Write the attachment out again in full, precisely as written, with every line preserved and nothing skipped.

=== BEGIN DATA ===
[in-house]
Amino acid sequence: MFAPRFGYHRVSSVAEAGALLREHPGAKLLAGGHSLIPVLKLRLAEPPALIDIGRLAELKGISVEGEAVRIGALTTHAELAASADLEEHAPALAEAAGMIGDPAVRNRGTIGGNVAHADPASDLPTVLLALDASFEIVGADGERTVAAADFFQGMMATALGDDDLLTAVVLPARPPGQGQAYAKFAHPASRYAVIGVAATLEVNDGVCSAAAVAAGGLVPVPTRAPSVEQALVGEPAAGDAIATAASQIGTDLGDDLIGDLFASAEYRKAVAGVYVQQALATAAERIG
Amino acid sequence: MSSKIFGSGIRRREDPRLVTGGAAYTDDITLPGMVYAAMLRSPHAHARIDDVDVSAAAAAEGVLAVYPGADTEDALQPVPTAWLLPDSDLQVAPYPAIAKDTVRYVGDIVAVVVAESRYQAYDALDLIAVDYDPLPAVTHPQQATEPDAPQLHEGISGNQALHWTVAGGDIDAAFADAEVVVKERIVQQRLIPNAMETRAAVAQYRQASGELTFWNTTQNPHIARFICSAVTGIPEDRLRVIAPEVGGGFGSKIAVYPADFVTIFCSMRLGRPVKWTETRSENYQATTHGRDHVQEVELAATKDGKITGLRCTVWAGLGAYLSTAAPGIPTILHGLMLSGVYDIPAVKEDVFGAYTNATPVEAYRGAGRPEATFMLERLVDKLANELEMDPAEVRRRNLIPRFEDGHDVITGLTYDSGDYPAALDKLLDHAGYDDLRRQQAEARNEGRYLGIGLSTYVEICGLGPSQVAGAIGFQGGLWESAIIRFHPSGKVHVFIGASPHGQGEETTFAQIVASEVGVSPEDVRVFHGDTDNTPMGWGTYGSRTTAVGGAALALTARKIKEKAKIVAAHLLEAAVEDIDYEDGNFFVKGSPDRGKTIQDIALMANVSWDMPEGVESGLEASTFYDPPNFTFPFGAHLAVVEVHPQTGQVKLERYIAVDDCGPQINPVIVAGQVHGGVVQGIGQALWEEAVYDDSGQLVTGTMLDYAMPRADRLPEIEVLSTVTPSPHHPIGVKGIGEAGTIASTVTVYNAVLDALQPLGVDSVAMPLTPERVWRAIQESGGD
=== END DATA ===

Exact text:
[in-house]
Amino acid sequence: MFAPRFGYHRVSSVAEAGALLREHPGAKLLAGGHSLIPVLKLRLAEPPALIDIGRLAELKGISVEGEAVRIGALTTHAELAASADLEEHAPALAEAAGMIGDPAVRNRGTIGGNVAHADPASDLPTVLLALDASFEIVGADGERTVAAADFFQGMMATALGDDDLLTAVVLPARPPGQGQAYAKFAHPASRYAVIGVAATLEVNDGVCSAAAVAAGGLVPVPTRAPSVEQALVGEPAAGDAIATAASQIGTDLGDDLIGDLFASAEYRKAVAGVYVQQALATAAERIG
Amino acid sequence: MSSKIFGSGIRRREDPRLVTGGAAYTDDITLPGMVYAAMLRSPHAHARIDDVDVSAAAAAEGVLAVYPGADTEDALQPVPTAWLLPDSDLQVAPYPAIAKDTVRYVGDIVAVVVAESRYQAYDALDLIAVDYDPLPAVTHPQQATEPDAPQLHEGISGNQALHWTVAGGDIDAAFADAEVVVKERIVQQRLIPNAMETRAAVAQYRQASGELTFWNTTQNPHIARFICSAVTGIPEDRLRVIAPEVGGGFGSKIAVYPADFVTIFCSMRLGRPVKWTETRSENYQATTHGRDHVQEVELAATKDGKITGLRCTVWAGLGAYLSTAAPGIPTILHGLMLSGVYDIPAVKEDVFGAYTNATPVEAYRGAGRPEATFMLERLVDKLANELEMDPAEVRRRNLIPRFEDGHDVITGLTYDSGDYPAALDKLLDHAGYDDLRRQQAEARNEGRYLGIGLSTYVEICGLGPSQVAGAIGFQGGLWESAIIRFHPSGKVHVFIGASPHGQGEETTFAQIVASEVGVSPEDVRVFHGDTDNTPMGWGTYGSRTTAVGGAALALTARKIKEKAKIVAAHLLEAAVEDIDYEDGNFFVKGSPDRGKTIQDIALMANVSWDMPEGVESGLEASTFYDPPNFTFPFGAHLAVVEVHPQTGQVKLERYIAVDDCGPQINPVIVAGQVHGGVVQGIGQALWEEAVYDDSGQLVTGTMLDYAMPRADRLPEIEVLSTVTPSPHHPIGVKGIGEAGTIASTVTVYNAVLDALQPLGVDSVAMPLTPERVWRAIQESGGD